I have also noticed, that he has an intuition as to when to turn on the \”second language\”; he does so with relation to places (in kindergarden) and people (teachers, kids and other people he knows who speak german). From what I\’ve heard this is general: the initial attachment of language to places/people; I generally donot attempt to talk with him in german although he aften asks me for the meaning of the german words he remembered (but he repetedly forgets this meaning). We visit our parents and friends in poland once in a while, and also call them frequently. (He is 4, and I\’m happy he now understands, that we have just left poland, and not, that the place had disappeared; the people he knew are still there, the home, his room, everything – is still there – just 7 hours drive from our current place).
We have met many international children with their parents at playgrounds here in Leipzig. In my opinion learning that there are other languages, other cultures, and other ways of life is one of the most beautiful experiences. If I might suggest something – Jonathan – don\’t push your children too much, dont set goals for them; after all – if they manage to acquire a good knowledge of german language and culture during your stay here – it would probably be more important than any other knowledge they could acquire during the two years you said you are going to be in germany. I understand you would like to help your kids as much as possible – and so do I wish to do for my Mateusz – but as it often happens, it is hard to tell what helps and what does not. I do really appreciate your post and the wise subsequent comments, some of which apparently came from people who have knowledge of the subject. Being aware and learning from others will probably prove to be the best way to help our families…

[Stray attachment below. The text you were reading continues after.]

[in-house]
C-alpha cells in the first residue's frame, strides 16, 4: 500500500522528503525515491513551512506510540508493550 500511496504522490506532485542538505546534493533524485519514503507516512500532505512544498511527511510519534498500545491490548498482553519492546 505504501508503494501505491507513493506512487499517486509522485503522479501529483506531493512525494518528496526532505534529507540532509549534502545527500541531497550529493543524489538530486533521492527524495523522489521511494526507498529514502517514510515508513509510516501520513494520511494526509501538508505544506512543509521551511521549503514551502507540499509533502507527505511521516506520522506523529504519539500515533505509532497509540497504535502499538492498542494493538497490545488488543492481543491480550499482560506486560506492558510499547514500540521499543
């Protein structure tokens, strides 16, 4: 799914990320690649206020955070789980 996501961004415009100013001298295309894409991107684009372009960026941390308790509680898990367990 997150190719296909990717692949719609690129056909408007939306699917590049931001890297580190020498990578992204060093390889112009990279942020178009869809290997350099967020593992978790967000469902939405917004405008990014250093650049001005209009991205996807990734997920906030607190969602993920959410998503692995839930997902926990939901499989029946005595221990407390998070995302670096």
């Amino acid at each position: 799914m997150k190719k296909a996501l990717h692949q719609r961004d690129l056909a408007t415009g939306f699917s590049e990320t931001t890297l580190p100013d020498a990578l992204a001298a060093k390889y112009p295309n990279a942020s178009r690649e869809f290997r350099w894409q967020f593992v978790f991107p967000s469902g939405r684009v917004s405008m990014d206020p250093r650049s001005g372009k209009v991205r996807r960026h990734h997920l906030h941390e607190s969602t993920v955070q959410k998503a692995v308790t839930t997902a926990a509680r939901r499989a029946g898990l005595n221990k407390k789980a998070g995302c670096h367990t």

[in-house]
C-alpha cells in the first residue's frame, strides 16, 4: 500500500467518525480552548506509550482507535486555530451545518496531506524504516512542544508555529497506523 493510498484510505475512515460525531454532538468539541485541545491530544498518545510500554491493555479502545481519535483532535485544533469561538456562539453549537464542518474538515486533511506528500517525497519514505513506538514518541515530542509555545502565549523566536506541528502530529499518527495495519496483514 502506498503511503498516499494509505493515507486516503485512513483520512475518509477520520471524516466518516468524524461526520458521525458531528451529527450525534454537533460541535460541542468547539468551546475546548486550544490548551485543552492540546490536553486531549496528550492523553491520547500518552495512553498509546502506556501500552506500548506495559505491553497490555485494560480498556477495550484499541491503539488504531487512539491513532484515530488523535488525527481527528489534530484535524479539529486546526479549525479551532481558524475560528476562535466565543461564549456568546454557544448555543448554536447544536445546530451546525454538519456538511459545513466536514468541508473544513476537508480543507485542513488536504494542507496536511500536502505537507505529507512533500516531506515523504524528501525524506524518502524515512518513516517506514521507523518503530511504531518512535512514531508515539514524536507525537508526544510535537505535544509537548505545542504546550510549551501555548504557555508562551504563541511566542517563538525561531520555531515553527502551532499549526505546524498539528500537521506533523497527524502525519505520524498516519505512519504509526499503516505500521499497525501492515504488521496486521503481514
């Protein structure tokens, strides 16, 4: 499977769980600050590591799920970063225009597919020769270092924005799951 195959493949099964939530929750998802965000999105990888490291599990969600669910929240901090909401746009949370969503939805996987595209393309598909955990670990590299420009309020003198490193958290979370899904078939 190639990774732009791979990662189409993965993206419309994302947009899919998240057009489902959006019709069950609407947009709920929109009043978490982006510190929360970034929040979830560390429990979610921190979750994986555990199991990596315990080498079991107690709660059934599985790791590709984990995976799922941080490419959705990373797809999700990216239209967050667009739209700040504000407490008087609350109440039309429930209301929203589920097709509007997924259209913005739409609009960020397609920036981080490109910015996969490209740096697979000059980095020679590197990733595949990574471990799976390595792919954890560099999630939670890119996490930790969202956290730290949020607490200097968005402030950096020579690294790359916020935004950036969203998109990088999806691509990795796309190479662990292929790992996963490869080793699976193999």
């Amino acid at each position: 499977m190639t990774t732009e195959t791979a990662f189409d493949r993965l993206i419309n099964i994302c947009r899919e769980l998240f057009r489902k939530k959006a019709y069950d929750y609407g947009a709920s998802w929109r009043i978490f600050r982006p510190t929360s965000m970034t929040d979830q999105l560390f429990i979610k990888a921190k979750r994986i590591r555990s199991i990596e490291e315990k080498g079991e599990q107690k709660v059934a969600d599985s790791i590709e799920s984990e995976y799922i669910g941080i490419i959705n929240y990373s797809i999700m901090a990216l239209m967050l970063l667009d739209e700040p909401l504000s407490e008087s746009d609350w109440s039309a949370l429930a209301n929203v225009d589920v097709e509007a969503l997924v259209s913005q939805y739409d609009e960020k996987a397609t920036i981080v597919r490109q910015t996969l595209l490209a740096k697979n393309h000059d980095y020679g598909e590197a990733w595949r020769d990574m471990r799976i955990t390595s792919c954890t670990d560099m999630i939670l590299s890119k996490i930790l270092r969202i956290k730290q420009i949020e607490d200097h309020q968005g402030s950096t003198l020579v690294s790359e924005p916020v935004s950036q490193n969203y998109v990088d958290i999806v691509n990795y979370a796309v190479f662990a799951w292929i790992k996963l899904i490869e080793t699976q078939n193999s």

My brother and I came from Germany to the United States when we were 7 and 9 years old. We spoke German at home because neither parent spoke English. We arrived in Brigham City in July, but had very little contact with English speakers except at Church meetings. When we started school in September, we were asked to sit quietly in the same second grade classroom and try to understand. We were not expected to say or write anything. We had almost no interaction with the other children, but we were able to speak to each other in German. By the time Christmas rolled around, I was put in the fourth grade. To be honest, neither my brother nor I remember any stress or discomfort in learning English. We were academically ahead of our peers, and so our only task was to understand what was going on. I think it worked out because no production demands were placed on us, and because we knew that we were going to live in the United States. We certainly were not expected to write with fountain pens, or to have good penmanship.